Flipkart India reported revenues of Rs 15,264 crore for the year ended March 31, 2017, representing a 19 percent growth rate over the previous year, according to documents filed with the Registrar of Companies and sourced through Tofler. The turnover of Flipkart India stood at Rs 12,818 crore in the financial year 2015-16. The profit and loss figures for FY17 were not mentioned in the documents, which were reviewed by Business Standard. In the previous year, losses stood at Rs 826.7 crore for the unit. A Flipkart spokesperson did not comment immediately.

While Flipkart India Pvt Ltd represents just one of several units the e-commerce company has set up in India, it is by far the largest in terms of revenues. In 2015-16, Flipkart Pvt Ltd, the parent entity listed in Singapore, had posted revenues of Rs 15,403.3 crore. Its losses for the year stood at Rs 5,769 crore, according to that filing. The paltry growth in revenues is representative of the slowdown Flipkart saw during 2016, which allowed rival Amazon to narrow the gap. The fallout of this slowdown also resulted in Tiger Global, the largest investor in Flipkart at the time, appointing Kalyan Krishnamurthy to head the business and elevate the co-founders, Sachin Bansal and Binny Bansal, to non-operational roles.

While Flipkart has mounted a comeback since then, outperforming Amazon during the festive seasons in both 2016 and 2017, the company’s valuation has taken a hit of around 30 percent. Flipkart raised nearly USD 4 billion this year from investors, including SoftBank and Tencent, at a valuation of USD 11.6 billion, down from a peak of USD 15.2 billion. Currently, both Flipkart and Amazon stake a claim to be India’s largest e-commerce marketplace. Industry watchers and analysts such as RedSeer Consulting, however, say Flipkart continues to be in the lead, but estimates of the company’s market share is a hotly contested topic.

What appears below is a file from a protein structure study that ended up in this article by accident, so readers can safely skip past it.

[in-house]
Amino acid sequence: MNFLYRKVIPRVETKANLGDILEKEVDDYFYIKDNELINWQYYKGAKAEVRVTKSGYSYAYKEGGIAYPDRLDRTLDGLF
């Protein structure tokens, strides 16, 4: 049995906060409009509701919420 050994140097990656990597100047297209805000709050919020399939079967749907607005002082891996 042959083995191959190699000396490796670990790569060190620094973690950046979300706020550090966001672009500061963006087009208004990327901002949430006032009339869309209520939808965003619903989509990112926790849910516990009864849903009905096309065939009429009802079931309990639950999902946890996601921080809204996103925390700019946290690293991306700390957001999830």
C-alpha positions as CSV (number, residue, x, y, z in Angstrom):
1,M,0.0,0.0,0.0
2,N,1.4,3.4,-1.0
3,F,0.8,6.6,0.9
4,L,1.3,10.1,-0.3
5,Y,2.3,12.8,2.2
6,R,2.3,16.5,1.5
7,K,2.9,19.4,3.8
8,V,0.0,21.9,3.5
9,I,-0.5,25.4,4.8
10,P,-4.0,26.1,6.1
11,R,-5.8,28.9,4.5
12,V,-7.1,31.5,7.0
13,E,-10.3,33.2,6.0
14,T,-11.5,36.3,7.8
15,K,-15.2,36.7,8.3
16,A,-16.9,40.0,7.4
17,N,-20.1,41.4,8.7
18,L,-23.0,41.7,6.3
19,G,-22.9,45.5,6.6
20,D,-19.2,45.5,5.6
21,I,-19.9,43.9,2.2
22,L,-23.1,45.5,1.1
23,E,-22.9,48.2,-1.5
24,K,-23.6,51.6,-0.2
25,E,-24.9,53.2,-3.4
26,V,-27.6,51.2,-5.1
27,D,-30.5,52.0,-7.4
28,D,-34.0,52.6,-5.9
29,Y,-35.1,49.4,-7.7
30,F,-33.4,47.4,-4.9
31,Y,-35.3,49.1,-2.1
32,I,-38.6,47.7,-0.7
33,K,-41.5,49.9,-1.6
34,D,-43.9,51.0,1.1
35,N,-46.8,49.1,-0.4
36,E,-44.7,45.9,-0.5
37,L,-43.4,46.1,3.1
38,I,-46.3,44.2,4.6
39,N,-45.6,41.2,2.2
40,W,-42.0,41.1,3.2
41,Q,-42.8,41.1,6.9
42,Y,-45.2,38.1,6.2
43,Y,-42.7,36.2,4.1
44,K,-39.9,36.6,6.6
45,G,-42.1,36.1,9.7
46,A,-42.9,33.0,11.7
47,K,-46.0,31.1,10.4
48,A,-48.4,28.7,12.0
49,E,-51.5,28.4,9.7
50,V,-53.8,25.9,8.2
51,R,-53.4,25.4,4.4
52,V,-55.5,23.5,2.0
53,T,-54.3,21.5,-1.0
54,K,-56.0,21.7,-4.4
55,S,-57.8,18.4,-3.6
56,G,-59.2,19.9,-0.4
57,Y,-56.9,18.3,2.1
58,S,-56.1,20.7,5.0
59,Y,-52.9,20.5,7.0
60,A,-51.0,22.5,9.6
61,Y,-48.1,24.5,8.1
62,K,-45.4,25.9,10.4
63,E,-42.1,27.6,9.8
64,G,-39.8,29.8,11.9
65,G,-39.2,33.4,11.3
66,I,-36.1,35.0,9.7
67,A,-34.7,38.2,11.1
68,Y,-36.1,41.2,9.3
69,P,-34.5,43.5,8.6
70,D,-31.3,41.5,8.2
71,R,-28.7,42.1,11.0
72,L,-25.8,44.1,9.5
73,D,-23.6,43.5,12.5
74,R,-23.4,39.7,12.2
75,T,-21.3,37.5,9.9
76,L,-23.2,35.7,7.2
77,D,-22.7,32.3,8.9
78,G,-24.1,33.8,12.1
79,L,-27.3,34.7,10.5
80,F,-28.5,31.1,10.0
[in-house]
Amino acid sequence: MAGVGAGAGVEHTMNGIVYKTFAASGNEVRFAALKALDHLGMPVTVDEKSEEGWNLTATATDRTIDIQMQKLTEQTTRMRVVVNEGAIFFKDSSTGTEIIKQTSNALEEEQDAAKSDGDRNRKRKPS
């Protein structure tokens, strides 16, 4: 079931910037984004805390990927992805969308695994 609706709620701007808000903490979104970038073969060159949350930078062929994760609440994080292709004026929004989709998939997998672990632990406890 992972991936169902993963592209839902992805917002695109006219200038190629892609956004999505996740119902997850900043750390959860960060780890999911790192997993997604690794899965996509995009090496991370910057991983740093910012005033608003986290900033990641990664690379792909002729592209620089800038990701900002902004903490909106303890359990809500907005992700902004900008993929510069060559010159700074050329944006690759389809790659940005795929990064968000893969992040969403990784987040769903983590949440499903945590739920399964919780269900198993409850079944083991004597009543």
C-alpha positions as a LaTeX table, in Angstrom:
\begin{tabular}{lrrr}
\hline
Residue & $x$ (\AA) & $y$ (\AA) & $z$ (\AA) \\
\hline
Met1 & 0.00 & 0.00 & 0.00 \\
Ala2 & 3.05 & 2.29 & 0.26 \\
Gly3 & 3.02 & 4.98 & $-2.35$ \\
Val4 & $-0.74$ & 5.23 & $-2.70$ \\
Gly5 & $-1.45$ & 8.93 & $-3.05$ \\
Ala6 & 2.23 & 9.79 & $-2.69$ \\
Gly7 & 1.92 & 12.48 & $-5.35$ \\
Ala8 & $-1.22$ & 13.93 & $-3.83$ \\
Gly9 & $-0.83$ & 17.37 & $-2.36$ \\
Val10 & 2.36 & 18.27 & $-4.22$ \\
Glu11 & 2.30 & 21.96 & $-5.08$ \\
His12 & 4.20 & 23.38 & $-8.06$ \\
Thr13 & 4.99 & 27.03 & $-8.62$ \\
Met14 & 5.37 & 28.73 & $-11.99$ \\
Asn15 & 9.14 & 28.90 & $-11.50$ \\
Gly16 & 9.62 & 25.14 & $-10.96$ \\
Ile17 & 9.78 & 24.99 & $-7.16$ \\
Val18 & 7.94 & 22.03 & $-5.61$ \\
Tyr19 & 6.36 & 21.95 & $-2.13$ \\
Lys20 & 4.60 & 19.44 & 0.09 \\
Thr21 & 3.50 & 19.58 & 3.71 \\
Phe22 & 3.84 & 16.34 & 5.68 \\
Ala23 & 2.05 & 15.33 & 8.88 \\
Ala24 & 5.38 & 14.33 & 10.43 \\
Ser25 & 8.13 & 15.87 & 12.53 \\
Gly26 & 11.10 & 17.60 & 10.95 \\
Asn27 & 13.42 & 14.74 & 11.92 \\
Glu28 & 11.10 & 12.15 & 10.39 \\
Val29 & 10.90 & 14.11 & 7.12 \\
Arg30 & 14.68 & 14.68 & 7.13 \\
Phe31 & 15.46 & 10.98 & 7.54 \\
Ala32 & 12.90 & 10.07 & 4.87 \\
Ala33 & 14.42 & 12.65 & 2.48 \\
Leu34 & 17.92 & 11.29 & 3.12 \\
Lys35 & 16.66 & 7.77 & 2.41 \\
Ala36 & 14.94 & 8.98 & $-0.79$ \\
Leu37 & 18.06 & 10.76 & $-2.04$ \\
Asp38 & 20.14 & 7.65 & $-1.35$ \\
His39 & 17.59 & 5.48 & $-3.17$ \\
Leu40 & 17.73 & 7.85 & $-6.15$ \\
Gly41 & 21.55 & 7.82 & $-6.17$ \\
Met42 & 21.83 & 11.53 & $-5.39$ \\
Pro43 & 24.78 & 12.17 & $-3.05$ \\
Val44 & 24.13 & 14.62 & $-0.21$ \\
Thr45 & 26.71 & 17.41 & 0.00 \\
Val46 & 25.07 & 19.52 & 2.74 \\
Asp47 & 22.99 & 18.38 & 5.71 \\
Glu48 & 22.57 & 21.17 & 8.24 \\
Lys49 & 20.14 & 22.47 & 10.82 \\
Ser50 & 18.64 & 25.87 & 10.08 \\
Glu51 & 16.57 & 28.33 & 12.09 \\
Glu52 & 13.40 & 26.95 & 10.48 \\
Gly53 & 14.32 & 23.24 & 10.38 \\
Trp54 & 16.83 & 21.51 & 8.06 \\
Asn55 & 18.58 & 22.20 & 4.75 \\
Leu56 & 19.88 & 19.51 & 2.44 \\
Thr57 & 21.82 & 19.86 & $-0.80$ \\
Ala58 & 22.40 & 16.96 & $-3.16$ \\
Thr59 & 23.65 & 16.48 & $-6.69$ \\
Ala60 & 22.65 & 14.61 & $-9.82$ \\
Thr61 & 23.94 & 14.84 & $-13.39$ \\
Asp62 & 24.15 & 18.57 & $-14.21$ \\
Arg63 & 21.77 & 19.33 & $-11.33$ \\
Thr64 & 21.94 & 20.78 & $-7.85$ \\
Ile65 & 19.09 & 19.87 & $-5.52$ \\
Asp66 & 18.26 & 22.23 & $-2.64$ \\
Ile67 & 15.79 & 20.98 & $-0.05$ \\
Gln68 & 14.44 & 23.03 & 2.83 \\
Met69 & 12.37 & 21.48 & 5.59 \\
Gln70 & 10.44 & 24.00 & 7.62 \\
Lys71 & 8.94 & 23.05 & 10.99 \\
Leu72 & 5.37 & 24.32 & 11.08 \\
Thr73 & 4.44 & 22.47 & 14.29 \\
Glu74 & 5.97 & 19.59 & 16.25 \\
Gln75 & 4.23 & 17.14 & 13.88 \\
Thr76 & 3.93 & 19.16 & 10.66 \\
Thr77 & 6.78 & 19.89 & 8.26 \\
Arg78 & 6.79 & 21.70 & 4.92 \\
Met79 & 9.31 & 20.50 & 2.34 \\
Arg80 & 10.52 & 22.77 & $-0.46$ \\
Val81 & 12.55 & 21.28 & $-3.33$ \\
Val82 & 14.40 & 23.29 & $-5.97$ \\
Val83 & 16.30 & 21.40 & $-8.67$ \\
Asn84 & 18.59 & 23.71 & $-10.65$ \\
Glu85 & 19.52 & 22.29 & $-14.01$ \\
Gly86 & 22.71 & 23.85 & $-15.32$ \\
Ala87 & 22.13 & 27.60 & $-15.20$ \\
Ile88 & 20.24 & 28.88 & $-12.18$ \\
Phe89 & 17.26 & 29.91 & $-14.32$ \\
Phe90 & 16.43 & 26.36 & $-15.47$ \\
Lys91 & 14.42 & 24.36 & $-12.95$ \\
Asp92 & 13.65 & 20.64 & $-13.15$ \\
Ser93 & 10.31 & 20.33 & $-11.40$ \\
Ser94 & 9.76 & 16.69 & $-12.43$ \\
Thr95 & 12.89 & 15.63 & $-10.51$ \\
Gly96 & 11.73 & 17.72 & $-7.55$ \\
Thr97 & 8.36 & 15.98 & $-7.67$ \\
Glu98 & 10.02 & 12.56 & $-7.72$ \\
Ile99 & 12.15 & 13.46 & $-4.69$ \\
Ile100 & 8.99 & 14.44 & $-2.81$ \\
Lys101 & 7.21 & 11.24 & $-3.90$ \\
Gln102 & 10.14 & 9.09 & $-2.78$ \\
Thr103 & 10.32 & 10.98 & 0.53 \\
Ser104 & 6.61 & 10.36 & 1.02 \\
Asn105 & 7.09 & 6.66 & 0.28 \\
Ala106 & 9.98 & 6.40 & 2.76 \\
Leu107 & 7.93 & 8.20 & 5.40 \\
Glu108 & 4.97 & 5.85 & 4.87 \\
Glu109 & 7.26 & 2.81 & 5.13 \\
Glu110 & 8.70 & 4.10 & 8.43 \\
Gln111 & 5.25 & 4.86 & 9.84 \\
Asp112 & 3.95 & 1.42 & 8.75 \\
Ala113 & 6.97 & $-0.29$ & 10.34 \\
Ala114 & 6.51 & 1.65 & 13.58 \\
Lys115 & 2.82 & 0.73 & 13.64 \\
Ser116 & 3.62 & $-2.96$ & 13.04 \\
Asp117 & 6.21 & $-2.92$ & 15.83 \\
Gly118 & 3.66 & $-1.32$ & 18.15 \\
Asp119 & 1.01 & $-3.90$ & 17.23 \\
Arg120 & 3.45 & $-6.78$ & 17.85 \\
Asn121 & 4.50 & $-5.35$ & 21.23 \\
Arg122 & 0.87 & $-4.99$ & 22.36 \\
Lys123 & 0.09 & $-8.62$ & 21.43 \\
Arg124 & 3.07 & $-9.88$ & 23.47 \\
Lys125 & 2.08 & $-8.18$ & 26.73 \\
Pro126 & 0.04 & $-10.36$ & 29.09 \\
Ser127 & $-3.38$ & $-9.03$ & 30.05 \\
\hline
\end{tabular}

During the month-long festive sale period in October, Flipkart claimed it had captured over 70 percent of India’s e-commerce market. Flush with funds, Flipkart is now focusing on reducing losses by introducing private labels that yield higher margins while also trying to get consumers to buy more often from it by introducing categories such as groceries. The company is also working on its own loyalty program, which will compete with Amazon’s Prime that has so far been a runaway success in India. On the shareholder front, the pot continues to boil for Flipkart. Tiger Global, the largest investor in the company, has indicated that it wants a partial exit. Out of the USD 2.5 billion SoftBank committed to invest in the company in August, between USD 1.2 billion to 1.4 billion will go into buying out stake of other investors.

Business Standard reported on November 30 that SoftBank had reached out to other investors in Flipkart with the intent of purchasing their shares. The company was willing to buy out stake of other investors at a valuation of USD 9-10 billion. – Business Standard